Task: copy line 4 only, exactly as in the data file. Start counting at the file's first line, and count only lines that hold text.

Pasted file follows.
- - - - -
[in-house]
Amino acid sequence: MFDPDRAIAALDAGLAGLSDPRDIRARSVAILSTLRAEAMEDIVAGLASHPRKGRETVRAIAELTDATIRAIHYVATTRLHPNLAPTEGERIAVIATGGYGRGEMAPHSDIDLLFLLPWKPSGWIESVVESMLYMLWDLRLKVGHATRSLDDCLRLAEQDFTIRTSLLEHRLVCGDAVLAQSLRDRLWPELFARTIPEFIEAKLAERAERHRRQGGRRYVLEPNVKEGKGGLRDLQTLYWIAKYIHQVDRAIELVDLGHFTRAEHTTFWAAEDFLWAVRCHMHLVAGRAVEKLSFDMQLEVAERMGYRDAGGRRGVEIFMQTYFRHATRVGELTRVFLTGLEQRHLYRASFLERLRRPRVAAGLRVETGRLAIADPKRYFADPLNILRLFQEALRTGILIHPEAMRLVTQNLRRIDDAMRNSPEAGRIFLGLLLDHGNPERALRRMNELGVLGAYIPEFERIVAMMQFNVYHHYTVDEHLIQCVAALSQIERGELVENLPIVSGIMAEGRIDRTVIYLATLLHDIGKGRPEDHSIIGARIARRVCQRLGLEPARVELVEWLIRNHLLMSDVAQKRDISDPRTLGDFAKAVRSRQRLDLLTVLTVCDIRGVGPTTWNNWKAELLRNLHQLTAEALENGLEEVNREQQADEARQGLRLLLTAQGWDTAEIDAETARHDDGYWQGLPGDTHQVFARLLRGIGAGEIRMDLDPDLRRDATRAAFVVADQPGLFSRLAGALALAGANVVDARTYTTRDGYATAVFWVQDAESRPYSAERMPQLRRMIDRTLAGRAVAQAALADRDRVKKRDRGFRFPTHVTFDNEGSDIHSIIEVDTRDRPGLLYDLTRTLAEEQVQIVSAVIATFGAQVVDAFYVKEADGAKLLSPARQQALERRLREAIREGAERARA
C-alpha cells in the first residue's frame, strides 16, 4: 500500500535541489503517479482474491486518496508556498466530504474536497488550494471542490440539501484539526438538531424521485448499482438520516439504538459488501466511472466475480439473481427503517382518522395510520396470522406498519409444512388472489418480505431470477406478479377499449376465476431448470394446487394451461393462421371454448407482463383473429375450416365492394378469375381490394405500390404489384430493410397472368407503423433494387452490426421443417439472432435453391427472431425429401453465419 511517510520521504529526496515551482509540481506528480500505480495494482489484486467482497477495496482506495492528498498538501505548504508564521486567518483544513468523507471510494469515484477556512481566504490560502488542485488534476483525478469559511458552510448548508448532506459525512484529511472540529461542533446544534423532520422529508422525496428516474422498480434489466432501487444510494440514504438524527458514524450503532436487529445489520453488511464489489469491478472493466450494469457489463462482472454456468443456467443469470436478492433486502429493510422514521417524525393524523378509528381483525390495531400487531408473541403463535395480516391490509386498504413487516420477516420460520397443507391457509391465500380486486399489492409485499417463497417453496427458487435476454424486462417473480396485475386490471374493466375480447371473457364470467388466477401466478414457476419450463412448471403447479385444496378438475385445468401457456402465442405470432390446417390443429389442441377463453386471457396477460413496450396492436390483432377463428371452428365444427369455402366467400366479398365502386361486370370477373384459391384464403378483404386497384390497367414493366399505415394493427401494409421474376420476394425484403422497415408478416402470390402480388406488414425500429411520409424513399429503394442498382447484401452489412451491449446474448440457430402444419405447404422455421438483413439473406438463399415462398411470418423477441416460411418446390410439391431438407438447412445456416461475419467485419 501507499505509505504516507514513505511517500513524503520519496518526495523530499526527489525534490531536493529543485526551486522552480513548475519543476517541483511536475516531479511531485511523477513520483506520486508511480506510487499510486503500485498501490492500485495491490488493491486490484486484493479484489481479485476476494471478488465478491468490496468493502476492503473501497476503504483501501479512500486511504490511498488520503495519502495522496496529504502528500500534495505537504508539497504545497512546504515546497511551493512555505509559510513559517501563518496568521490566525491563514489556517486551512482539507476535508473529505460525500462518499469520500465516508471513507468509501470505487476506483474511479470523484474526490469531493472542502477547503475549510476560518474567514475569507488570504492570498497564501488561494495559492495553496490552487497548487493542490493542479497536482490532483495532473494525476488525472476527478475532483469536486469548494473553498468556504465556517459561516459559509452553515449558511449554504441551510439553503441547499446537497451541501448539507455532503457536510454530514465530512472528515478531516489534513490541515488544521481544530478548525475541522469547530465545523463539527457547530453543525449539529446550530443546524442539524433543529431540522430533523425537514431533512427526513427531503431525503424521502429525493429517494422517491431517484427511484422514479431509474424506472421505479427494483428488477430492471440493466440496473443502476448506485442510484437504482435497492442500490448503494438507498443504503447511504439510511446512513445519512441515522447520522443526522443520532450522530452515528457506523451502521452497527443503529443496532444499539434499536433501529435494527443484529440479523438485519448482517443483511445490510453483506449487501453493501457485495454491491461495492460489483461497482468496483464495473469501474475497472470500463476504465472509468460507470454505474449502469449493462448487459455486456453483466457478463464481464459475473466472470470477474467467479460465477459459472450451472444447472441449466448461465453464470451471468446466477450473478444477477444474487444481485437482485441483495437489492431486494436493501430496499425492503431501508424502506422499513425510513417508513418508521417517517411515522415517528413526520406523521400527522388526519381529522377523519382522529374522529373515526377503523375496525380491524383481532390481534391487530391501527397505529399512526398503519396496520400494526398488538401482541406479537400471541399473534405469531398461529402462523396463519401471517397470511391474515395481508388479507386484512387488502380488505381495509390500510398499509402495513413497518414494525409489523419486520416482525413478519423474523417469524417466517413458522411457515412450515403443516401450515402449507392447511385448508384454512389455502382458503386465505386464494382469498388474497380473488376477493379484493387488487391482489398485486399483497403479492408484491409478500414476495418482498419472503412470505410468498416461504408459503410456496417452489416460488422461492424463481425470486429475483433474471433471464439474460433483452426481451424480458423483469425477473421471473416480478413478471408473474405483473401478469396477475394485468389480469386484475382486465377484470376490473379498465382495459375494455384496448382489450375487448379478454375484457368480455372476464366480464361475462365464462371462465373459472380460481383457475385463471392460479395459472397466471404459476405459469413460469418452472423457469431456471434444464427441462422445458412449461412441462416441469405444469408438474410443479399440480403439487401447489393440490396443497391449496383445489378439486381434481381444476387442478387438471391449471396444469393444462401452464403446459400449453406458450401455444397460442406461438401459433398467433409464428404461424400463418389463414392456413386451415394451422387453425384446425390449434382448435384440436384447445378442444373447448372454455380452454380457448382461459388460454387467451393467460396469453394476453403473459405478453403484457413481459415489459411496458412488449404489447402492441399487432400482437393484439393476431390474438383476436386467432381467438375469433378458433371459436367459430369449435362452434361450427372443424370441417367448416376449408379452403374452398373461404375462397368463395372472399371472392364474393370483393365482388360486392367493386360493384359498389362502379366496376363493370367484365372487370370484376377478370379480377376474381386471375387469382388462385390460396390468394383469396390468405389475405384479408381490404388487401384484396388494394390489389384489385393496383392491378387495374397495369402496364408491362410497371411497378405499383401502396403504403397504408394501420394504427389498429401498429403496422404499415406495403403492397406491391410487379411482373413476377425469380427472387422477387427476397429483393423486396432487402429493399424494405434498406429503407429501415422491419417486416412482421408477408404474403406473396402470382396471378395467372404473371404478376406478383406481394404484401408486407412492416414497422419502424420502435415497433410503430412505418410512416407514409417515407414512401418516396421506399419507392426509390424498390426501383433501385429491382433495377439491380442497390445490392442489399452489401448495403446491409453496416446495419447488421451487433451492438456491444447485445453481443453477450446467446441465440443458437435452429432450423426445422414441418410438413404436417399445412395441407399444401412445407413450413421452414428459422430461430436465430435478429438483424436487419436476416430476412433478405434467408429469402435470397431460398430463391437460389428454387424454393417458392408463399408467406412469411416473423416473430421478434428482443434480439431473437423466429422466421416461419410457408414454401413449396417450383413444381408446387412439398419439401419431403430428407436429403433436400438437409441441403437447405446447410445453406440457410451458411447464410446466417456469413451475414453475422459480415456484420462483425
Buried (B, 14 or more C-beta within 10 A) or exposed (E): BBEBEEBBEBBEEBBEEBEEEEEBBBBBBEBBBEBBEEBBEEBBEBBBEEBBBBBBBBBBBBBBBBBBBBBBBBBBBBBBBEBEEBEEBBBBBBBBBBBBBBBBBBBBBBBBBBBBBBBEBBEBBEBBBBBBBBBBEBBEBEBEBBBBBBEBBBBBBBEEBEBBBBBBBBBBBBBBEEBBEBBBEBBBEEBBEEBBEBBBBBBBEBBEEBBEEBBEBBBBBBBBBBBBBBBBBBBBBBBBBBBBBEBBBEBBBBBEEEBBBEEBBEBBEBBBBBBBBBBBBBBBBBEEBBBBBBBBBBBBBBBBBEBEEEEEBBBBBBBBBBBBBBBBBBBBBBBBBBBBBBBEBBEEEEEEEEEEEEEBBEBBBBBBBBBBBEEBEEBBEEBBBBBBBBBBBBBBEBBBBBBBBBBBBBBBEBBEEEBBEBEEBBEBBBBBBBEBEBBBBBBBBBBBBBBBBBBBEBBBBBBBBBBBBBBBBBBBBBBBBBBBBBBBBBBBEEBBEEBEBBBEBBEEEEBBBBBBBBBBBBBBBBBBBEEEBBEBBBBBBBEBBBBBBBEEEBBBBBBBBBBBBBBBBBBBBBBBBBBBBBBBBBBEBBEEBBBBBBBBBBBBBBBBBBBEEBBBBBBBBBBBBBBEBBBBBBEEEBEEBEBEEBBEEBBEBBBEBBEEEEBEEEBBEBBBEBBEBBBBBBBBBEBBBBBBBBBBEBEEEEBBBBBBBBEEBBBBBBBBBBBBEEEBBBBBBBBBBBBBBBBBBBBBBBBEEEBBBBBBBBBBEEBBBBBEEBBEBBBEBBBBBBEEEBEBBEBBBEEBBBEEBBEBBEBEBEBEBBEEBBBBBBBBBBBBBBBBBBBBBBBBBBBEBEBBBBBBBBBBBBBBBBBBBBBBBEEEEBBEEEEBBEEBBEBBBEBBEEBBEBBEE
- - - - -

Buried (B, 14 or more C-beta within 10 A) or exposed (E): BBEBEEBBEBBEEBBEEBEEEEEBBBBBBEBBBEBBEEBBEEBBEBBBEEBBBBBBBBBBBBBBBBBBBBBBBBBBBBBBBEBEEBEEBBBBBBBBBBBBBBBBBBBBBBBBBBBBBBBEBBEBBEBBBBBBBBBBEBBEBEBEBBBBBBEBBBBBBBEEBEBBBBBBBBBBBBBBEEBBEBBBEBBBEEBBEEBBEBBBBBBBEBBEEBBEEBBEBBBBBBBBBBBBBBBBBBBBBBBBBBBBBEBBBEBBBBBEEEBBBEEBBEBBEBBBBBBBBBBBBBBBBBEEBBBBBBBBBBBBBBBBBEBEEEEEBBBBBBBBBBBBBBBBBBBBBBBBBBBBBBBEBBEEEEEEEEEEEEEBBEBBBBBBBBBBBEEBEEBBEEBBBBBBBBBBBBBBEBBBBBBBBBBBBBBBEBBEEEBBEBEEBBEBBBBBBBEBEBBBBBBBBBBBBBBBBBBBEBBBBBBBBBBBBBBBBBBBBBBBBBBBBBBBBBBBEEBBEEBEBBBEBBEEEEBBBBBBBBBBBBBBBBBBBEEEBBEBBBBBBBEBBBBBBBEEEBBBBBBBBBBBBBBBBBBBBBBBBBBBBBBBBBBEBBEEBBBBBBBBBBBBBBBBBBBEEBBBBBBBBBBBBBBEBBBBBBEEEBEEBEBEEBBEEBBEBBBEBBEEEEBEEEBBEBBBEBBEBBBBBBBBBEBBBBBBBBBBEBEEEEBBBBBBBBEEBBBBBBBBBBBBEEEBBBBBBBBBBBBBBBBBBBBBBBBEEEBBBBBBBBBBEEBBBBBEEBBEBBBEBBBBBBEEEBEBBEBBBEEBBBEEBBEBBEBEBEBEBBEEBBBBBBBBBBBBBBBBBBBBBBBBBBBEBEBBBBBBBBBBBBBBBBBBBBBBBEEEEBBEEEEBBEEBBEBBBEBBEEBBEBBEE